PROSITE documentation PDOC50151 [for PROSITE entry PS50151]

UVR domain profile





Description

In prokaryote, nucleotide excision repair, DNA damage recognition and processing are achieved by the action of the uvrA, uvrB, and uvrC gene products [1]. UvrB and uvrC share a common domain of around 35 amino acids, the so called UVR domain. This domain in uvrB can interact with the homologous domain in uvrC. The crystal structure of Escherichia coli uvrB and uvrC dimer [2] revealed that the interaction is made throughout a coiled coil structure (see <PDB:1QOJ>). This interaction is important for the incision of the damaged strand [3].

A conserved region similar to the UVR domain is also found in the ATP-binding subunit of bacterial and chloroplastic Clp proteases, which suggest that the UVR domain is not only involved in the interaction between uvrB and uvrC.

The profile we developed covers the whole domain.

Note:

Because of the short size of the domain it is not possible to pick-up all UVR domains with a statistically significant score.

Last update:

April 2002 / First entry.

Technical section

PROSITE method (with tools and information) covered by this documentation:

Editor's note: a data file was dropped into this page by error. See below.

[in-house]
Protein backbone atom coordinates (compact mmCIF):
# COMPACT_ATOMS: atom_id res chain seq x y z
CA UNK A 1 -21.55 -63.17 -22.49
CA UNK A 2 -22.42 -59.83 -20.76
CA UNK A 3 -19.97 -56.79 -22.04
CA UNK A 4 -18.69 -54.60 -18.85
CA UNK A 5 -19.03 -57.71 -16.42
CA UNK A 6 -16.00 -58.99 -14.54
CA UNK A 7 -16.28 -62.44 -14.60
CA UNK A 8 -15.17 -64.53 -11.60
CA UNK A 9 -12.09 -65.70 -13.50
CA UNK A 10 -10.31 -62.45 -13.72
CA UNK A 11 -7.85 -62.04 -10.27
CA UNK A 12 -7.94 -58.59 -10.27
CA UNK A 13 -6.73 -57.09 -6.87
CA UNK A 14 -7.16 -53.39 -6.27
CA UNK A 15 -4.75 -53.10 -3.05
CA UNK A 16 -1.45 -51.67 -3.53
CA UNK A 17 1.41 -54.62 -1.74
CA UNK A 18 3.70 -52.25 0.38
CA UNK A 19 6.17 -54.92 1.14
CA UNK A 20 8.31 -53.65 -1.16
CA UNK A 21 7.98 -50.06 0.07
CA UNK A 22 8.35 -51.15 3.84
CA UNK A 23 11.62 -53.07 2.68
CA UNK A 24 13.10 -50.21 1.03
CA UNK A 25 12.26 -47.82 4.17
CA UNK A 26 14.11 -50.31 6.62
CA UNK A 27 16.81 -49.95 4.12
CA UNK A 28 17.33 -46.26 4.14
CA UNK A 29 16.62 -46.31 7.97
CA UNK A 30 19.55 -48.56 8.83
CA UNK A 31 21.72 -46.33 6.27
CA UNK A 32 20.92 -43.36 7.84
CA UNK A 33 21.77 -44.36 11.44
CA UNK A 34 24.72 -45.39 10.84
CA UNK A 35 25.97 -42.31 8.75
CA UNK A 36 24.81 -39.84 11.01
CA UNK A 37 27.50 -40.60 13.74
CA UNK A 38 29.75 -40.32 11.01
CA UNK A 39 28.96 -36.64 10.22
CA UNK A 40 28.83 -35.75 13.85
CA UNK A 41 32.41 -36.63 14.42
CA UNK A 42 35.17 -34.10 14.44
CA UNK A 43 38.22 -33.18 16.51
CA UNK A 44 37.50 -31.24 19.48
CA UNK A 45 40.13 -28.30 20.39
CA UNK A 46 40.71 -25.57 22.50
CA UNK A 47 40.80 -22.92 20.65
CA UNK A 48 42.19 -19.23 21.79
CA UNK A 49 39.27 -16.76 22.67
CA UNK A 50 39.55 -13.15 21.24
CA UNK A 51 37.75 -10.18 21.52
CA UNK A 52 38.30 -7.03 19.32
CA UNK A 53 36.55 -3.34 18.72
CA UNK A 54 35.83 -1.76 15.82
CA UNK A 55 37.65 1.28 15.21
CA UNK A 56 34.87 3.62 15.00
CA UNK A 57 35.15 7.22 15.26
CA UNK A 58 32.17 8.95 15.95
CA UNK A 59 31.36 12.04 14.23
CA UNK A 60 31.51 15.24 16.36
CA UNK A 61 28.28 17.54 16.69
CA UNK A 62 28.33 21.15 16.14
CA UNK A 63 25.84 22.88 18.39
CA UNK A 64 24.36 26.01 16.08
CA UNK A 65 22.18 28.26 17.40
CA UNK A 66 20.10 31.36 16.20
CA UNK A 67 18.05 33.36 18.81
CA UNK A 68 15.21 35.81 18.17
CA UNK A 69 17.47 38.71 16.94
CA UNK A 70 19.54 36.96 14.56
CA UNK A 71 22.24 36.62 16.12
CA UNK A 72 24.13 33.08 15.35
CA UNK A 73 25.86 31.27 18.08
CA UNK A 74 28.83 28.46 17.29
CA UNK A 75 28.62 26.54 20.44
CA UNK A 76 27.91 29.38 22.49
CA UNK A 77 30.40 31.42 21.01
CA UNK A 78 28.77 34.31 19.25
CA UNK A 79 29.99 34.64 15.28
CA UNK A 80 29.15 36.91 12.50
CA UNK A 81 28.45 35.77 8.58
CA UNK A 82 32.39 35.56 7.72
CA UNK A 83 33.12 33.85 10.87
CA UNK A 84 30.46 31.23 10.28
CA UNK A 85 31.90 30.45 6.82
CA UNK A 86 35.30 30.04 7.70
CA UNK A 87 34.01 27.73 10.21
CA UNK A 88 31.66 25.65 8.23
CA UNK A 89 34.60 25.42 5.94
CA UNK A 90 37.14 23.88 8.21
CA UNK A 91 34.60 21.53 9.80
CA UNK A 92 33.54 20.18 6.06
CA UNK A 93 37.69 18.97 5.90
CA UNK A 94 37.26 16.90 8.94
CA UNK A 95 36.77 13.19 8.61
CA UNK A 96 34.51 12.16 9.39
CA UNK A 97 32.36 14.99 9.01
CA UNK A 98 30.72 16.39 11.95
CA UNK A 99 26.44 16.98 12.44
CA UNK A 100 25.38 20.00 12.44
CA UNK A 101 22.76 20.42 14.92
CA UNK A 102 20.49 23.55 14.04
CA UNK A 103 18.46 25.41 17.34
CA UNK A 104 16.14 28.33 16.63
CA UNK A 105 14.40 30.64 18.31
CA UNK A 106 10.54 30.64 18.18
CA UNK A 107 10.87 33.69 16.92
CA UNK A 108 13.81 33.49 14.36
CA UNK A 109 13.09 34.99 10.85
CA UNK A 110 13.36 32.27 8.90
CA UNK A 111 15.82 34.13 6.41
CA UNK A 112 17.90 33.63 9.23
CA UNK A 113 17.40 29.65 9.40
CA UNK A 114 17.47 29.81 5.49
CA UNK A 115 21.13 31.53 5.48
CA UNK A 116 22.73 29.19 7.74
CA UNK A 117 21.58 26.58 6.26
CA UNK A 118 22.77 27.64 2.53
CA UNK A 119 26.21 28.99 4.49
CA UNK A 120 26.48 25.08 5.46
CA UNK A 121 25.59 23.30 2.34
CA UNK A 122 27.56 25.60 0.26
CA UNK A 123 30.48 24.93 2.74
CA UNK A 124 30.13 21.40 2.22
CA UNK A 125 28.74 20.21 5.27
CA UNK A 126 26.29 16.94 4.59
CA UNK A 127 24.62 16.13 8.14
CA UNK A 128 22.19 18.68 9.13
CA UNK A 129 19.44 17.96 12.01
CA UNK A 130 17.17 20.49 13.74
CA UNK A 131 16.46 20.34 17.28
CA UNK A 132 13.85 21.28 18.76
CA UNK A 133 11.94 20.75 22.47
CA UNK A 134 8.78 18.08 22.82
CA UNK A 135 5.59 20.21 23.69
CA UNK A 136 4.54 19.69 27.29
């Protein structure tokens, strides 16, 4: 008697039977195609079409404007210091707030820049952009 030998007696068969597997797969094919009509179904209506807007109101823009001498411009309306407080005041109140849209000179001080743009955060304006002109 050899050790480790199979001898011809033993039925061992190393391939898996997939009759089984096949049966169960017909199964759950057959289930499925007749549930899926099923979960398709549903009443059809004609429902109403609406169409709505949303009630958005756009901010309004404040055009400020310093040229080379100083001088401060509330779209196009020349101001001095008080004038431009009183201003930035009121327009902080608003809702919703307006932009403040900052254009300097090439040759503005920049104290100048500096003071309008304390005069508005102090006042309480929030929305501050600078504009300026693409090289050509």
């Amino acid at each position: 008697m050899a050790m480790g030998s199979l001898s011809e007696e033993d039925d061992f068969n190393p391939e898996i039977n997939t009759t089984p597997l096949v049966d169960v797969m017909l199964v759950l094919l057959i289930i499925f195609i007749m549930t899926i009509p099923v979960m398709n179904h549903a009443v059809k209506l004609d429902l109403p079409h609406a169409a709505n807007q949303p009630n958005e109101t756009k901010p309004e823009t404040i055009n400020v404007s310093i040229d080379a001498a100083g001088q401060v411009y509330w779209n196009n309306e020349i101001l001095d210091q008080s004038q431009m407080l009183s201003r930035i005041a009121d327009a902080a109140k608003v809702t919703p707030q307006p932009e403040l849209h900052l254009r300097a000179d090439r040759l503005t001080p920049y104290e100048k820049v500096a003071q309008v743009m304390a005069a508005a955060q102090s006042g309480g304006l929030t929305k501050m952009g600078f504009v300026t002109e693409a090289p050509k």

UVR, PS50151; UVR domain profile  (MATRIX)


References

1AuthorsVan Houten B., Snowden A.
TitleMechanism of action of the Escherichia coli UvrABC nuclease: clues to the damage recognition problem.
SourceBioEssays 15:51-59(1993).
PubMed ID8466476

2AuthorsSohi M., Alexandrovich A., Moolenaar G., Visse R., Goosen N., Vernede X., Fontecilla-Camps J.C., Champness J., Sanderson M.R.
TitleCrystal structure of Escherichia coli UvrB C-terminal domain, and a model for UvrB-uvrC interaction.
SourceFEBS Lett. 465:161-164(2000).
PubMed ID10631326

3AuthorsMoolenaar G.F., Franken K.L., Dijkstra D.M., Thomas-Oates J.E., Visse R., van de Putte P., Goosen N.
TitleThe C-terminal region of the UvrB protein of Escherichia coli contains an important determinant for UvrC binding to the preincision complex but not the catalytic site for 3'-incision.
SourceJ. Biol. Chem. 270:30508-30515(1995).
PubMed ID8530482



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